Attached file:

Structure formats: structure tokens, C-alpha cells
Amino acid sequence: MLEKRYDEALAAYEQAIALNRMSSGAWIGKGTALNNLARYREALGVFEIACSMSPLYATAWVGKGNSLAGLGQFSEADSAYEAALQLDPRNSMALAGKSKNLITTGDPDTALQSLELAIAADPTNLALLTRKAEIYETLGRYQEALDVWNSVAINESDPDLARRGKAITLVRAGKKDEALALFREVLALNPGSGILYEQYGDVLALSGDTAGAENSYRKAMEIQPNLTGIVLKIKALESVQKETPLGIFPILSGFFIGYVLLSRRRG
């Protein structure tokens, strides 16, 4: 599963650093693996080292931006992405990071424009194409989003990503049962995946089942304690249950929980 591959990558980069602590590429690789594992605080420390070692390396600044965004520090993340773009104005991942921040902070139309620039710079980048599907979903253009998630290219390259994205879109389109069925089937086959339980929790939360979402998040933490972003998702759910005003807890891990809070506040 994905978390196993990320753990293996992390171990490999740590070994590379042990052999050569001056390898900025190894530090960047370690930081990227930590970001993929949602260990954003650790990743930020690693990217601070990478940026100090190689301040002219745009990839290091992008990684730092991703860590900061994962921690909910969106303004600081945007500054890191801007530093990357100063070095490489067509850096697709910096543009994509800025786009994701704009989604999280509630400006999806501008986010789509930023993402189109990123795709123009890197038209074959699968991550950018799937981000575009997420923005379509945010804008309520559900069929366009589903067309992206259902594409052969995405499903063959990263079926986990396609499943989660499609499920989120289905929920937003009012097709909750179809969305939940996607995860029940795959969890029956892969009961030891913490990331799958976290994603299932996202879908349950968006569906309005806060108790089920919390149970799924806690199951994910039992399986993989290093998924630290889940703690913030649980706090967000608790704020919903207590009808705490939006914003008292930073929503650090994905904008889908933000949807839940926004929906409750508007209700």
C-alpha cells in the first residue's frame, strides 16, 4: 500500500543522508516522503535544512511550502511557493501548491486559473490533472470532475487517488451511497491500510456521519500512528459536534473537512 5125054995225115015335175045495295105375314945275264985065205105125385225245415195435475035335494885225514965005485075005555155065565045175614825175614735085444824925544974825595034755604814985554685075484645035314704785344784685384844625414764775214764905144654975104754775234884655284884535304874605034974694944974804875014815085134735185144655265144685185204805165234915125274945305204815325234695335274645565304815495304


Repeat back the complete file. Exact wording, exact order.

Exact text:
Structure formats: structure tokens, C-alpha cells
Amino acid sequence: MLEKRYDEALAAYEQAIALNRMSSGAWIGKGTALNNLARYREALGVFEIACSMSPLYATAWVGKGNSLAGLGQFSEADSAYEAALQLDPRNSMALAGKSKNLITTGDPDTALQSLELAIAADPTNLALLTRKAEIYETLGRYQEALDVWNSVAINESDPDLARRGKAITLVRAGKKDEALALFREVLALNPGSGILYEQYGDVLALSGDTAGAENSYRKAMEIQPNLTGIVLKIKALESVQKETPLGIFPILSGFFIGYVLLSRRRG
């Protein structure tokens, strides 16, 4: 599963650093693996080292931006992405990071424009194409989003990503049962995946089942304690249950929980 591959990558980069602590590429690789594992605080420390070692390396600044965004520090993340773009104005991942921040902070139309620039710079980048599907979903253009998630290219390259994205879109389109069925089937086959339980929790939360979402998040933490972003998702759910005003807890891990809070506040 994905978390196993990320753990293996992390171990490999740590070994590379042990052999050569001056390898900025190894530090960047370690930081990227930590970001993929949602260990954003650790990743930020690693990217601070990478940026100090190689301040002219745009990839290091992008990684730092991703860590900061994962921690909910969106303004600081945007500054890191801007530093990357100063070095490489067509850096697709910096543009994509800025786009994701704009989604999280509630400006999806501008986010789509930023993402189109990123795709123009890197038209074959699968991550950018799937981000575009997420923005379509945010804008309520559900069929366009589903067309992206259902594409052969995405499903063959990263079926986990396609499943989660499609499920989120289905929920937003009012097709909750179809969305939940996607995860029940795959969890029956892969009961030891913490990331799958976290994603299932996202879908349950968006569906309005806060108790089920919390149970799924806690199951994910039992399986993989290093998924630290889940703690913030649980706090967000608790704020919903207590009808705490939006914003008292930073929503650090994905904008889908933000949807839940926004929906409750508007209700």
C-alpha cells in the first residue's frame, strides 16, 4: 500500500543522508516522503535544512511550502511557493501548491486559473490533472470532475487517488451511497491500510456521519500512528459536534473537512 5125054995225115015335175045495295105375314945275264985065205105125385225245415195435475035335494885225514965005485075005555155065565045175614825175614735085444824925544974825595034755604814985554685075484645035314704785344784685384844625414764775214764905144654975104754775234884655284884535304874605034974694944974804875014815085134735185144655265144685185204805165234915125274945305204815325234695335274645565304815495304